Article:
Other states were more successful in modernizing privacy and data security laws in 2019. Forty-three states (and Puerto Rico) considered more than 300 proposed changes to privacy and cybersecurity laws in 2019, ultimately enacting 31 statutes. Although they cannot all be described in detail in this post, most have at least one of the following aims:

  • requiring government agencies or businesses to implement training or specific types of security policies and practices;
  • creating task forces or commissions;
  • restructuring government for improved security;
  • studying the use of blockchain for cybersecurity;
  • providing for the security of utilities and critical infrastructure;
  • exempting cybersecurity operations information from public records laws;
  • addressing the security of connected devices (the Internet of Things);
  • regulating cybersecurity within the insurance industry;
  • providing funding for improved security measures; and
  • cybersecurity threats to elections.1

One state law, of course, stands out from among all others. Throughout 2019, the California Consumer Privacy Act (CCPA) dominated the headlines (as well as the thoughts, dreams and nightmares of privacy and data security lawyers). The CCPA is driving a fundamental shift in the way we think about data protection in the United States, forcing companies to carefully contemplate the personal data they collect, hold, use, and share. Though it lacks the aggressive extraterritorial reach of Europe’s General Data Protection Regulation, the CCPA will apply to many companies throughout the United States and around the world, including many North Carolina-based businesses. Though enacted in 2018, the CCPA was amended, and proposed regulations were released, in late 2019; and with a January 1, 2020 effective date, most practitioners were intensely focused on the CCPA throughout 2019.


Even as 2020 arrives, companies are still wrestling with many patent and latent ambiguities in the CCPA and its proposed regulations. In fact, many have argued that the California Attorney General’s proposed regulations added to the ambiguities rather than reducing them. The regulations are expected to become final very soon, and the Attorney General stated publicly, that the final regs are not expected to differ substantially from the proposed regs—in other words, the final regulations are unlikely to offer new answers.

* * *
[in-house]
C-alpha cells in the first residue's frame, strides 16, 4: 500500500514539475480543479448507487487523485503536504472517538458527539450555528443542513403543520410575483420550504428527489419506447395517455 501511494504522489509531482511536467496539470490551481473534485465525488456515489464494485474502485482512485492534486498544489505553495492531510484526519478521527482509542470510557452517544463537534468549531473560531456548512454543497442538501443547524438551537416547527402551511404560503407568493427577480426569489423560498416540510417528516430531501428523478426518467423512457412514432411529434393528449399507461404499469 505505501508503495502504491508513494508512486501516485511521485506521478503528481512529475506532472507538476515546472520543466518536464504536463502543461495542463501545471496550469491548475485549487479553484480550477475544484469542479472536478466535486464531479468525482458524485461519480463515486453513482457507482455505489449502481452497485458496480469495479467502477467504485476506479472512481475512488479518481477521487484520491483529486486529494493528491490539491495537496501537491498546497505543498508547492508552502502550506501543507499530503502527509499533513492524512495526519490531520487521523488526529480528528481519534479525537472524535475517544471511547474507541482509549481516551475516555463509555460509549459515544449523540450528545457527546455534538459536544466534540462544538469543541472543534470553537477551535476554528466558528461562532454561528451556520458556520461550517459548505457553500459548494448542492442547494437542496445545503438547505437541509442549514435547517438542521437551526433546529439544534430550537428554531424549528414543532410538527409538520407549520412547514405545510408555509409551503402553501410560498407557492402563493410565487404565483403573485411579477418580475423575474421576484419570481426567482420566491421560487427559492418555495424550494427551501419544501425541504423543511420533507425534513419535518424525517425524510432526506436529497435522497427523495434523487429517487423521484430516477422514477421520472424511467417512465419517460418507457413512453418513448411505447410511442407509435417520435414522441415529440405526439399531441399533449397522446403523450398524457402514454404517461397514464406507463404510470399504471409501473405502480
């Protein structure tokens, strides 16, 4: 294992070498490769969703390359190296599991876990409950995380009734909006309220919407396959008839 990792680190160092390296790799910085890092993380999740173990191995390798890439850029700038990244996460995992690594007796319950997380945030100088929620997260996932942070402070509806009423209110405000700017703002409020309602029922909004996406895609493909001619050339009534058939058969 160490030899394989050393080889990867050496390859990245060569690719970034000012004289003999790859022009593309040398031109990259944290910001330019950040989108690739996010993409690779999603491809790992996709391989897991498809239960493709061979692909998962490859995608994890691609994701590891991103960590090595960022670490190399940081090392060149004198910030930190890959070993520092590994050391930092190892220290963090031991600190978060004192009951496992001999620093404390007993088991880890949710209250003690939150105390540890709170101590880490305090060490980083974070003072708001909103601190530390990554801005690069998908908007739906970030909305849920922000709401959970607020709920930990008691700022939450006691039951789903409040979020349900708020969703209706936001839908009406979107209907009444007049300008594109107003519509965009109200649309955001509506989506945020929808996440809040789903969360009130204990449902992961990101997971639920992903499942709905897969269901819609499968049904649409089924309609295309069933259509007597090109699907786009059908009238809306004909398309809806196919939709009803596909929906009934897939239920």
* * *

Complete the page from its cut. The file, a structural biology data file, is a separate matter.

Because the California Attorney General’s proposed regulations were released so late, and were not made official by the statutory effective date of January 1, the Attorney General is delaying enforcement of the regulations by six months—until July 1. However, his office intends to take action on violations of the statute that occur between January 1 and July 1, and plaintiffs could bring claims under CCPA beginning January 1. Accordingly, most companies would prefer to achieve compliance sooner rather than later. That may be easier said than done. Even companies that have been actively pursuing compliance since 2018 were forced to pivot due to the various amendments passed in September 2019 (and the failure of some amendments to pass) and the new requirements imposed by the proposed regulations released in October 2019, putting them far behind schedule. According to a survey conducted by the International Association of Privacy Professionals in April 2019, one-quarter of companies were targeting compliance by July 1 (the enforcement date), rather than January 1 (the effective date); in a subsequent survey this summer, the number had grown to one-third. My suspicion is that a majority of companies subject to the CCPA are now targeting a July 1 compliance date, in light of the many new and different requirements and uncertainties arising from the amendments and regulations.